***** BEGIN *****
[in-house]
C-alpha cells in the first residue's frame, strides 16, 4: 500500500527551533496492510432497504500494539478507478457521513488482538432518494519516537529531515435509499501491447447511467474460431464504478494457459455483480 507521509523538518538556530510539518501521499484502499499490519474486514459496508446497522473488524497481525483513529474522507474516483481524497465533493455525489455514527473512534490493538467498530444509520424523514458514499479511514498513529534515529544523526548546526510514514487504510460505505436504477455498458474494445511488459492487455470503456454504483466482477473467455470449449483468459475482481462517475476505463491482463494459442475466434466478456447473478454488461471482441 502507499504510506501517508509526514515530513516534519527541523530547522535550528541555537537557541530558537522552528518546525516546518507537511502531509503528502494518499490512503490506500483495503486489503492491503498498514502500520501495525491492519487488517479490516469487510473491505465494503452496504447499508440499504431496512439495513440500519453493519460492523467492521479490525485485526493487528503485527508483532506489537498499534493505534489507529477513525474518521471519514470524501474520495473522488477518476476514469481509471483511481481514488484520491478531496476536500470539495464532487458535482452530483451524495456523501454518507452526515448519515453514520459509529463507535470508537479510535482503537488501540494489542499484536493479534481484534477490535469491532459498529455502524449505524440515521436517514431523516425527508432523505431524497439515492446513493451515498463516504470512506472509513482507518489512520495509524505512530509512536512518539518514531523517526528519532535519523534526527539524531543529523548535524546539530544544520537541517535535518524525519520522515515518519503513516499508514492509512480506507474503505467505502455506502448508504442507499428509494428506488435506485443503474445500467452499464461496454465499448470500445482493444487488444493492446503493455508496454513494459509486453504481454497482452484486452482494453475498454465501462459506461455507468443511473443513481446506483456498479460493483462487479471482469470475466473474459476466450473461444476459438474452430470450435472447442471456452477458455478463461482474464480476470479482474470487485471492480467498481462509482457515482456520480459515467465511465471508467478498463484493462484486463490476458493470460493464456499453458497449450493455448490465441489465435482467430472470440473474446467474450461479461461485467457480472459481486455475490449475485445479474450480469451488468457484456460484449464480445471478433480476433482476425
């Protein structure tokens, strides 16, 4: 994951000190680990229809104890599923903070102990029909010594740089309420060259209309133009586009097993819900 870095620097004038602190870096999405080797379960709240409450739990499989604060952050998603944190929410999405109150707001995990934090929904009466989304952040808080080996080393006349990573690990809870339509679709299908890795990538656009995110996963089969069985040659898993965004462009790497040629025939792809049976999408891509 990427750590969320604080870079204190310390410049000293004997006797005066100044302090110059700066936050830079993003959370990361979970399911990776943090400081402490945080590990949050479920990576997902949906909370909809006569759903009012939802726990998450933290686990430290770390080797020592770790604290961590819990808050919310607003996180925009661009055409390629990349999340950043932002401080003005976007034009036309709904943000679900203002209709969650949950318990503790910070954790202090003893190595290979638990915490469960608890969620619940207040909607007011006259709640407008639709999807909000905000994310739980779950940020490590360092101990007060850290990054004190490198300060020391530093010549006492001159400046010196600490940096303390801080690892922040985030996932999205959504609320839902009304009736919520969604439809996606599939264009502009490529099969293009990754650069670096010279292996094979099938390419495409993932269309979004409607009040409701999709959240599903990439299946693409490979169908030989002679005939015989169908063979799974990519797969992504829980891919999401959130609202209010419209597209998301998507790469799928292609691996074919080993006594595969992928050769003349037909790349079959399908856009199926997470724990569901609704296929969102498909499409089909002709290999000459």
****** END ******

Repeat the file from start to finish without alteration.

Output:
[in-house]
C-alpha cells in the first residue's frame, strides 16, 4: 500500500527551533496492510432497504500494539478507478457521513488482538432518494519516537529531515435509499501491447447511467474460431464504478494457459455483480 507521509523538518538556530510539518501521499484502499499490519474486514459496508446497522473488524497481525483513529474522507474516483481524497465533493455525489455514527473512534490493538467498530444509520424523514458514499479511514498513529534515529544523526548546526510514514487504510460505505436504477455498458474494445511488459492487455470503456454504483466482477473467455470449449483468459475482481462517475476505463491482463494459442475466434466478456447473478454488461471482441 502507499504510506501517508509526514515530513516534519527541523530547522535550528541555537537557541530558537522552528518546525516546518507537511502531509503528502494518499490512503490506500483495503486489503492491503498498514502500520501495525491492519487488517479490516469487510473491505465494503452496504447499508440499504431496512439495513440500519453493519460492523467492521479490525485485526493487528503485527508483532506489537498499534493505534489507529477513525474518521471519514470524501474520495473522488477518476476514469481509471483511481481514488484520491478531496476536500470539495464532487458535482452530483451524495456523501454518507452526515448519515453514520459509529463507535470508537479510535482503537488501540494489542499484536493479534481484534477490535469491532459498529455502524449505524440515521436517514431523516425527508432523505431524497439515492446513493451515498463516504470512506472509513482507518489512520495509524505512530509512536512518539518514531523517526528519532535519523534526527539524531543529523548535524546539530544544520537541517535535518524525519520522515515518519503513516499508514492509512480506507474503505467505502455506502448508504442507499428509494428506488435506485443503474445500467452499464461496454465499448470500445482493444487488444493492446503493455508496454513494459509486453504481454497482452484486452482494453475498454465501462459506461455507468443511473443513481446506483456498479460493483462487479471482469470475466473474459476466450473461444476459438474452430470450435472447442471456452477458455478463461482474464480476470479482474470487485471492480467498481462509482457515482456520480459515467465511465471508467478498463484493462484486463490476458493470460493464456499453458497449450493455448490465441489465435482467430472470440473474446467474450461479461461485467457480472459481486455475490449475485445479474450480469451488468457484456460484449464480445471478433480476433482476425
């Protein structure tokens, strides 16, 4: 994951000190680990229809104890599923903070102990029909010594740089309420060259209309133009586009097993819900 870095620097004038602190870096999405080797379960709240409450739990499989604060952050998603944190929410999405109150707001995990934090929904009466989304952040808080080996080393006349990573690990809870339509679709299908890795990538656009995110996963089969069985040659898993965004462009790497040629025939792809049976999408891509 990427750590969320604080870079204190310390410049000293004997006797005066100044302090110059700066936050830079993003959370990361979970399911990776943090400081402490945080590990949050479920990576997902949906909370909809006569759903009012939802726990998450933290686990430290770390080797020592770790604290961590819990808050919310607003996180925009661009055409390629990349999340950043932002401080003005976007034009036309709904943000679900203002209709969650949950318990503790910070954790202090003893190595290979638990915490469960608890969620619940207040909607007011006259709640407008639709999807909000905000994310739980779950940020490590360092101990007060850290990054004190490198300060020391530093010549006492001159400046010196600490940096303390801080690892922040985030996932999205959504609320839902009304009736919520969604439809996606599939264009502009490529099969293009990754650069670096010279292996094979099938390419495409993932269309979004409607009040409701999709959240599903990439299946693409490979169908030989002679005939015989169908063979799974990519797969992504829980891919999401959130609202209010419209597209998301998507790469799928292609691996074919080993006594595969992928050769003349037909790349079959399908856009199926997470724990569901609704296929969102498909499409089909002709290999000459």